1. ## Cause Effect Graphing

I've read some literature on Cause Effect Graphing as a means to produce test requirements but I have a question that hopefully someone can answer. Basically, can a combination of causes trigger more than one effect or is there only ever one effect for a set of combinations?

2. ## Re: Cause Effect Graphing

The more I thought about this, the more tricky it seemed. When I have done Cause-Effect graphs, I designed a set of cause values that will make an particular effect manifest itself (or not). I have implicitly assumed that other effects may manifest themselve but these are not of interest to me so I could ignore them.
It is like a physics experiment where the aim was to keep everything constant except for the causes and see if the results confirm the theory.
Paul

3. ## Re: Cause Effect Graphing

"Basically, can a combination of causes trigger more than one effect or is there only ever one effect for a set of combinations?"

Paul is correct. If the set of causes is *identical each time, the effect will remain constant. It is possible for the effect to manifest itself in several locations. Not really what you wanted to hear.... Concentrate on the function under test, if you happen across multiple effects, document all noticed effects. Just remember - QA reduces risk, it doesn't ensure bug free software!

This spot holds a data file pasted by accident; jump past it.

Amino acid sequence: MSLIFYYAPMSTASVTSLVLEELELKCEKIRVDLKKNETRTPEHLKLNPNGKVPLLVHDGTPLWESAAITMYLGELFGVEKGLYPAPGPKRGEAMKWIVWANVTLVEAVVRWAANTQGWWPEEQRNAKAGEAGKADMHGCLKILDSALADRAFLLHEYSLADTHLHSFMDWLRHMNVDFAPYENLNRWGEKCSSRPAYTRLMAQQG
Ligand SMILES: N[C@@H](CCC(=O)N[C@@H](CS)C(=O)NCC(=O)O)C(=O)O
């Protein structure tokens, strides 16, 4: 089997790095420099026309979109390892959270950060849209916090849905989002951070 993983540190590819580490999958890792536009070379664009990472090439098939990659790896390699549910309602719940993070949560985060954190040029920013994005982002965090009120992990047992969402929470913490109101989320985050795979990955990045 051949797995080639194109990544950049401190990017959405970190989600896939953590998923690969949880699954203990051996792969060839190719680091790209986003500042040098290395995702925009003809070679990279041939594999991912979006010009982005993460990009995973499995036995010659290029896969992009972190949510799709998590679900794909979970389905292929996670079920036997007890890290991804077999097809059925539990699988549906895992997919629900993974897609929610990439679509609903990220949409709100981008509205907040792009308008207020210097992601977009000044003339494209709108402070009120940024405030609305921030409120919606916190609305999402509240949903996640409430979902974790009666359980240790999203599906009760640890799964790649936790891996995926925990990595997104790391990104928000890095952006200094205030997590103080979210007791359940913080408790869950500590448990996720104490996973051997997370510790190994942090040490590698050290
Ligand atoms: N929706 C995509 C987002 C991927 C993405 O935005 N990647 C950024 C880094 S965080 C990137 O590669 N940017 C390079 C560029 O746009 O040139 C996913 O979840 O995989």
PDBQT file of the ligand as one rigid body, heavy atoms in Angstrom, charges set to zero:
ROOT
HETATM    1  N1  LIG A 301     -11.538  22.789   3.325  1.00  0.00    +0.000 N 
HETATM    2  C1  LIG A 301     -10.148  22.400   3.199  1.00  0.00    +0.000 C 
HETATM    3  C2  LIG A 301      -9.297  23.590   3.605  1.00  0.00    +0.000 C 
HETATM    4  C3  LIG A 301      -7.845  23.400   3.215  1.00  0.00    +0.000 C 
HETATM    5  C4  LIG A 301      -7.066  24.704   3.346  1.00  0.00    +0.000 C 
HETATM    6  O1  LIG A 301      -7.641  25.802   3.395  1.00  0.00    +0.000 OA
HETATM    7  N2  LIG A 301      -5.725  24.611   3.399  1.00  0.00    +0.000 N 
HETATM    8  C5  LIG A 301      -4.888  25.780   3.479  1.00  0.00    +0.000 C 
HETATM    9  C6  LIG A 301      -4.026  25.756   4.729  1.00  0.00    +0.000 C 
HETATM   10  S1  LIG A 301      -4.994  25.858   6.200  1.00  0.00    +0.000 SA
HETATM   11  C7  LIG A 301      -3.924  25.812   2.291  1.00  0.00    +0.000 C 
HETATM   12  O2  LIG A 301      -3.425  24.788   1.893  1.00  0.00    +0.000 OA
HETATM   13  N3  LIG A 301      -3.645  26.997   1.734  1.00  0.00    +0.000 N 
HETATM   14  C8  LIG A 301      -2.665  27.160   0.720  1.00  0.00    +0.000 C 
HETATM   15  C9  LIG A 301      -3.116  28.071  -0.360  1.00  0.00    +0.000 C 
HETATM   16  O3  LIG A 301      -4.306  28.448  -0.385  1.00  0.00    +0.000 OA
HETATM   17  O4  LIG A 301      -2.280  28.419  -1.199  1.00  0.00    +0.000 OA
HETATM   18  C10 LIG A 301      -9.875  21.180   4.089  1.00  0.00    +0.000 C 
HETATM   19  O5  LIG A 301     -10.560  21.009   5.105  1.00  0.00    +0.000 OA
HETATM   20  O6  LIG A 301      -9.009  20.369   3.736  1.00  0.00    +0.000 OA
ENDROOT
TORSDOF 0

-Mark

4. ## Re: Cause Effect Graphing

Thanks for the feedback,
I agree with Paul in terms of some effects are not of interest to the test. The situation I had in mind is as follows. Say you are creating a new customer record and the Title, First Name and Surname are mandatory (other fields are optional). Leaving any one of these blank causes one of three error messages to be displayed. These can be modelled as the effects. When you leave any combination of 2 of the mandatory fields out you get two error message displayed and if you leave all three blank then you get an error message for all three.
Concentrating on just the validation of the error messages, you might have 3 effects (one for each error message), combinations of inputs where one field is missing causes 1 effect. A combination of any two missing fields causes 2 effects to be triggered (both of which you are interested in). Leaving all three blank causes all 3 effects to be triggered.
If you are interested in validating the correct error messages are being displayed and each cause set can only relate to 1 effect then you would need to have one effect for each combination of the error messages (minus any redundancies).

Would you model situation as 1 CEG (as described above) or as a 2-3 CEGs e.g. one of single errors, one for combinations of 2 messages and one for 3 messages (probably not requrired!)?

All the examples of CEG that I've seen only have a single effect for a given cause set, but that said, the examples have been either fairly simple or described in such a way that only one effect is possible for each cause set. These have been academic papers so i'm interested in understanding how people use CEGs in the real-world.

Many thanks
Regards
Bill Matthews

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